Riding on the workpiece

New Home Forum LowRider Advice – LowRider Riding on the workpiece

This topic contains 7 replies, has 6 voices, and was last updated by  Barry 6 months, 1 week ago.

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    If shop space is at a premium, how hard would it be to ride down the sides of the work piece itself with this design, with no table, just sawhorses with sacrifical tops. I imagine you sacrifice a couple inches on all sides but when not in use it seems it would be about 5′ x 1′ x 1′ or so to store, which is pretty appealing.

    What else am I missing here, it should be reasonably flat on saw horses, assuming thick 3/4 in ply.

    Is this feasible at all?



    I guess you would need some custom plates to clamp the belts on the long axes ends but that should be pretty straightforward to design.



    I guess my first concern is that it wouldn’t really be that flat, even with 3/4″ plywood. IMO, something like 10mm difference in Z is about the max you could tolerate (overcutting by 10mm seems very big). I would think even a 4’x4′ piece would far exceed that sitting in two saw horses.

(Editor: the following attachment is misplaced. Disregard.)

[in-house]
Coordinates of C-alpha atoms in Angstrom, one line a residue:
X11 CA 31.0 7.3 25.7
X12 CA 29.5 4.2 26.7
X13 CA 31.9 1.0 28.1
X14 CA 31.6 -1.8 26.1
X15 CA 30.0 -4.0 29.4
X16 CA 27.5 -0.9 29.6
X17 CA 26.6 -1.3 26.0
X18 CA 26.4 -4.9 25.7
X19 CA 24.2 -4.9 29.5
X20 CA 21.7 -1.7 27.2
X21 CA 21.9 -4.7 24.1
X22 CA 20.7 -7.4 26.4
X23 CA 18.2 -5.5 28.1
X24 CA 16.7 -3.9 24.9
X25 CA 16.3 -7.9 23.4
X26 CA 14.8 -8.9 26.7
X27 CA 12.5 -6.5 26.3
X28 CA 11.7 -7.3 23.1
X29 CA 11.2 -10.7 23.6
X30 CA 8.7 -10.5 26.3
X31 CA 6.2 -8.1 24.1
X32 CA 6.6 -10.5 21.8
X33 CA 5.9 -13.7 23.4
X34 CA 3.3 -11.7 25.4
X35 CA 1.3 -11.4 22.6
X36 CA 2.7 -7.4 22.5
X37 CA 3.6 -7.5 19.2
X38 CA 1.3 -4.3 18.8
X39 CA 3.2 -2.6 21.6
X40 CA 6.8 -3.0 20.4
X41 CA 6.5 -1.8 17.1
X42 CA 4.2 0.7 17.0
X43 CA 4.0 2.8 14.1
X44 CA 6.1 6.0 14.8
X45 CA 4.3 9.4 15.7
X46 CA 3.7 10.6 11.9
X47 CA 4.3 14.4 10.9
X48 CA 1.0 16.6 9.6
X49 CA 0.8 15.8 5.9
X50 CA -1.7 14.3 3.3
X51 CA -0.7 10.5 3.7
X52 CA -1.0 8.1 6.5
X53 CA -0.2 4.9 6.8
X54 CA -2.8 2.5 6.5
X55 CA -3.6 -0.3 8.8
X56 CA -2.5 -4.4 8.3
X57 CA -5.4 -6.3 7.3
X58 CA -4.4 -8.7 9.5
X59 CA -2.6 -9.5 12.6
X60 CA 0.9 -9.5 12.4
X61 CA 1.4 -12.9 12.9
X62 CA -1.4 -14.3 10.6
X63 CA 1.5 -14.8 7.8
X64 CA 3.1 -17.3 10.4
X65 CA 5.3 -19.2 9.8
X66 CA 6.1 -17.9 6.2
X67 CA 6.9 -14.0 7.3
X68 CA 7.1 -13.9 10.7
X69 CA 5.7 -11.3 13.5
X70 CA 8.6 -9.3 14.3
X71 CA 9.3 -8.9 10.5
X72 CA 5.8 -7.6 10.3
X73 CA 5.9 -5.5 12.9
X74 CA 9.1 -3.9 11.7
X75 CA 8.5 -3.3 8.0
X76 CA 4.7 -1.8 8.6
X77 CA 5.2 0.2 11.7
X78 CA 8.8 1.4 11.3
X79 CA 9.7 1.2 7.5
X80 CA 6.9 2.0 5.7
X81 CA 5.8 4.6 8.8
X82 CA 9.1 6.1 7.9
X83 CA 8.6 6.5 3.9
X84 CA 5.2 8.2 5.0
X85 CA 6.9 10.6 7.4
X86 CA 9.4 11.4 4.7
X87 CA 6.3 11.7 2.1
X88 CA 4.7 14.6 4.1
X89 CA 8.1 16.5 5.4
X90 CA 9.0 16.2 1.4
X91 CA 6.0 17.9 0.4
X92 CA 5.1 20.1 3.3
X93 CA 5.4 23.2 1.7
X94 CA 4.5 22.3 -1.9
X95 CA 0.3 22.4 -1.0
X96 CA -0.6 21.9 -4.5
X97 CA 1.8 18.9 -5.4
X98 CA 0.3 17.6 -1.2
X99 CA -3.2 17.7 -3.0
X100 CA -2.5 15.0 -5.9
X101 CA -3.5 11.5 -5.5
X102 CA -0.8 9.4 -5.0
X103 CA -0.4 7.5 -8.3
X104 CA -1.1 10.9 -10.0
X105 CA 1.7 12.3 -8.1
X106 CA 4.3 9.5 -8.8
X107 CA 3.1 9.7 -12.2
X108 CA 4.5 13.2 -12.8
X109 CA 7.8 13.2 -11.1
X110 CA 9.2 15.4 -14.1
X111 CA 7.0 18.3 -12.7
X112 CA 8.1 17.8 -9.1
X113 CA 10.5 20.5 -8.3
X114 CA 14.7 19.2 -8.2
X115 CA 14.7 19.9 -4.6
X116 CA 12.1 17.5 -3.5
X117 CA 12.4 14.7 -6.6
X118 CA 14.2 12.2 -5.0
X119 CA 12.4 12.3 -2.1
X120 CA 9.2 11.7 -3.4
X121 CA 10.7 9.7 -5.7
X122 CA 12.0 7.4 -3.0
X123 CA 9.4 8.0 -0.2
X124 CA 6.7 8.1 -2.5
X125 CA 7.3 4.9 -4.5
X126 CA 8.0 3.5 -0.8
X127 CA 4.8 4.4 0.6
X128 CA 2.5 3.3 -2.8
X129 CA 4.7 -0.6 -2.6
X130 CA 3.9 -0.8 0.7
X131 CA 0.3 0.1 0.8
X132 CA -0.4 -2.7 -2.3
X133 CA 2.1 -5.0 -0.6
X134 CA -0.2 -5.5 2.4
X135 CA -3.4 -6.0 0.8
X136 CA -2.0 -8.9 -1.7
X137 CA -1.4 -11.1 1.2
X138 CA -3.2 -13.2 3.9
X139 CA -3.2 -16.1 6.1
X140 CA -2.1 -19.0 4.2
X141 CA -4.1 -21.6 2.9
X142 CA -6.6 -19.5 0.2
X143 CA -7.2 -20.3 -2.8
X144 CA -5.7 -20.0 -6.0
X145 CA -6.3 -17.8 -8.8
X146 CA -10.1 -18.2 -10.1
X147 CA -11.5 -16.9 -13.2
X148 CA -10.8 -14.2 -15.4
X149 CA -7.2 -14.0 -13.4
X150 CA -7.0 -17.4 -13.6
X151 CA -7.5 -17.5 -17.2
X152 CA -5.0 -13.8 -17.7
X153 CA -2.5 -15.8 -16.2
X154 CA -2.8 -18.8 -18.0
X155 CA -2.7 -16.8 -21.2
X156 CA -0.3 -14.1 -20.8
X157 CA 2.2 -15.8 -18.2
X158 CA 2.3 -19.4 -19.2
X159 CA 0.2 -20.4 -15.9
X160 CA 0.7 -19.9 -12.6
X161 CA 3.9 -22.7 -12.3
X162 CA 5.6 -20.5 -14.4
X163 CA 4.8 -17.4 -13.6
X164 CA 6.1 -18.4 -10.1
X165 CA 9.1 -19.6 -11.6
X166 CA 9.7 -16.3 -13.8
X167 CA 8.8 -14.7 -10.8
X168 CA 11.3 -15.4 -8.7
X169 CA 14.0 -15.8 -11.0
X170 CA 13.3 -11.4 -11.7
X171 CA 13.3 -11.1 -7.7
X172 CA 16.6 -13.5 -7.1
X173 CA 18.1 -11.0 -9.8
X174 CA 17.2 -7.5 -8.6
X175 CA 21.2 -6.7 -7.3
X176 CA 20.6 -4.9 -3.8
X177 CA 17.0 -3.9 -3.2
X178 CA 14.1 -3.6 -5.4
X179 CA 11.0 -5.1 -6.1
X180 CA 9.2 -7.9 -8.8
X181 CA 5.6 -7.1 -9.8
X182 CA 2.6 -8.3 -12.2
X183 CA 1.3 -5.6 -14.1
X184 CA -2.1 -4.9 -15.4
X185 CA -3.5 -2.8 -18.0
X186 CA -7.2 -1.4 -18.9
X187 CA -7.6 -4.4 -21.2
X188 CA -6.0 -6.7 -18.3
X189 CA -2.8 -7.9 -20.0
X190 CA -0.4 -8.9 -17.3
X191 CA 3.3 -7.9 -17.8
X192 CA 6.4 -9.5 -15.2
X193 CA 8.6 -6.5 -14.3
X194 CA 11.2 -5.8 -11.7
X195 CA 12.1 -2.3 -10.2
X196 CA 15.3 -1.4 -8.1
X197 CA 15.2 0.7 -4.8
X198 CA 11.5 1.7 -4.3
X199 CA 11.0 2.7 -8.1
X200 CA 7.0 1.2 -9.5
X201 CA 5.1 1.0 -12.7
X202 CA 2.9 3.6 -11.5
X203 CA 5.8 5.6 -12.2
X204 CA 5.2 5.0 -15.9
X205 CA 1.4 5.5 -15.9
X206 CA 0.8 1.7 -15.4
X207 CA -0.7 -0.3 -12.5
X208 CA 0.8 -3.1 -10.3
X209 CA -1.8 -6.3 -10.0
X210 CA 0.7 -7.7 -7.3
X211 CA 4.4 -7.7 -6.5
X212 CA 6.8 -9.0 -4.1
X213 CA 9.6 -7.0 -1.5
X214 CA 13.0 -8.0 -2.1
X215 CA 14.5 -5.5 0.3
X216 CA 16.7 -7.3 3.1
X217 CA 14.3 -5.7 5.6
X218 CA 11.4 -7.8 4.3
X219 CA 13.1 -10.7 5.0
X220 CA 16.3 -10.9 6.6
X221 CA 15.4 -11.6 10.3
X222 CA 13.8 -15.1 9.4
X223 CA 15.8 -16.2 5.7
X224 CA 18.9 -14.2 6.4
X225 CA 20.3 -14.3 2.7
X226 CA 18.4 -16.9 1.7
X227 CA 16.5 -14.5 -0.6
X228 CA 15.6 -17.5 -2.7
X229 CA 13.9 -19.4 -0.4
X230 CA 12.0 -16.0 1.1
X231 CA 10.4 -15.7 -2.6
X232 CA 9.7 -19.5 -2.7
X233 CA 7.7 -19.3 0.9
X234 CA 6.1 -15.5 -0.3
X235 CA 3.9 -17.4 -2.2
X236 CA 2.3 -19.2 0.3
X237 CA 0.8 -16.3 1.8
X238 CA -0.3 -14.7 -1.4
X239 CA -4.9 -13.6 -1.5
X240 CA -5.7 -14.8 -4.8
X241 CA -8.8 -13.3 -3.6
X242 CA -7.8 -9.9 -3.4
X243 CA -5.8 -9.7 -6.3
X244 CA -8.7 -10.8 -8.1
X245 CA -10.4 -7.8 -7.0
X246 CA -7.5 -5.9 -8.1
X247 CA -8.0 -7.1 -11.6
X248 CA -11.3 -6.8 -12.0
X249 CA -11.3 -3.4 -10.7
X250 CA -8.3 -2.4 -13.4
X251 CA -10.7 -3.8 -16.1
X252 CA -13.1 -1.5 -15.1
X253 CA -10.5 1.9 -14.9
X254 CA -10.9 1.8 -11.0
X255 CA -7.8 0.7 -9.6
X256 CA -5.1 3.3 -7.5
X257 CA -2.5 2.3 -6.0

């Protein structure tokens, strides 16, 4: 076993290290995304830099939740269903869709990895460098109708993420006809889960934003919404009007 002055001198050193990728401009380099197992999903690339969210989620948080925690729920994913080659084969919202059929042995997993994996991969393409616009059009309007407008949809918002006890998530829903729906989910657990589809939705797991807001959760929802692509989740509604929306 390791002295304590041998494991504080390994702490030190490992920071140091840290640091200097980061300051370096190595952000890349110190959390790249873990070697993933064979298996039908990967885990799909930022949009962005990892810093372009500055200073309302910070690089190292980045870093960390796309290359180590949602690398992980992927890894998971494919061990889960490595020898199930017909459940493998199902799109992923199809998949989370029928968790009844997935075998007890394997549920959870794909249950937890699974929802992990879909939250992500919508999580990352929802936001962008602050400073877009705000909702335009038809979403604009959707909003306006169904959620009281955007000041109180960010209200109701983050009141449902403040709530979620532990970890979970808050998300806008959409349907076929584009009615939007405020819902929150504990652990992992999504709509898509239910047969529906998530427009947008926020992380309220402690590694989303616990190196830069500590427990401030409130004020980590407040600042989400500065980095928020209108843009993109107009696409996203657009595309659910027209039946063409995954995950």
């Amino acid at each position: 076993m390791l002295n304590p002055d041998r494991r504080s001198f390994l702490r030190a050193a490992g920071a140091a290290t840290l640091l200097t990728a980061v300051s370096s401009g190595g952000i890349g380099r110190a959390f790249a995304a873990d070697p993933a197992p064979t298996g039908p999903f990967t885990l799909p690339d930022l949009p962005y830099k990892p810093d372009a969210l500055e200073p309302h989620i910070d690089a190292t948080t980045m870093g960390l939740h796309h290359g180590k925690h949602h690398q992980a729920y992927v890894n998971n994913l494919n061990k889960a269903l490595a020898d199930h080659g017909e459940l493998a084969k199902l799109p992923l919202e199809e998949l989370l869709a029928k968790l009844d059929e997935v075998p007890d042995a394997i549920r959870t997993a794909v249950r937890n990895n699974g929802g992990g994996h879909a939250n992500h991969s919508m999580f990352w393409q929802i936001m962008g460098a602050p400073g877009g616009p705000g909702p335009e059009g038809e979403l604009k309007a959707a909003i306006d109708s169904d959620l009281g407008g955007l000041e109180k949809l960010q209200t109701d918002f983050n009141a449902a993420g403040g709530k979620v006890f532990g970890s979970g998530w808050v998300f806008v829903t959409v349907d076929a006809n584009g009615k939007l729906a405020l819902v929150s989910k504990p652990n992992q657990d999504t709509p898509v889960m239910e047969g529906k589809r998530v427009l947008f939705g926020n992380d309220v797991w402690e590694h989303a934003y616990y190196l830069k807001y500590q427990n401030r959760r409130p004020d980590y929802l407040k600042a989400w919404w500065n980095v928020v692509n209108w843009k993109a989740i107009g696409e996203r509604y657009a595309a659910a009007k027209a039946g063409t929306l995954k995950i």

Next would be that the wood would move after being partially cut. If you’ve ever tried to just saw across a board on sawhorses, you know about halfway through, it will bow and pinch the blade. Since it can’t adapt to the Z depth automatically, that would greatly affect the depth of cut.

    There is probably some middle ground though. Maybe some rails, or I beams you could make from plywood. Then you could use a spoil board to support the material. Making it knock down would save some space. You could probably use the surface for other work too, like an outfeed table or assembly table.

    Interesting idea. I hope you share what you come up with.



    Thanks for the reply.

    I see what you are saying the the changing rigidity, I assumed I would never (or really could never) cut all the way through but any large cut would have a pretty big effect. I will think on it some more.


    David Walling

    I’d just make a smaller machine to the dimensions you can afford to give up in the garage. Then know the limitations of that smaller machine when setting up your projects.

    I can do an awful lot on just my ‘small’ 24″x24″ MPCNC.


    Jason Collins

    I have a 4×8 work table (a modified Ron Paulk design) and it takes up a HUGE part of my shop.  I don’t have another 4×8+ area to give up so my plan is to make a tabletop for the LowRider which fits over my existing worktable and then raises up when not in use.



    Barry just slapped some unistrut on his and uses his table. Pretty sure he parks it at the far end when not in use. But a few pulleys would make a cool system.



    Yea, it’s the outfeed table for my table saw.

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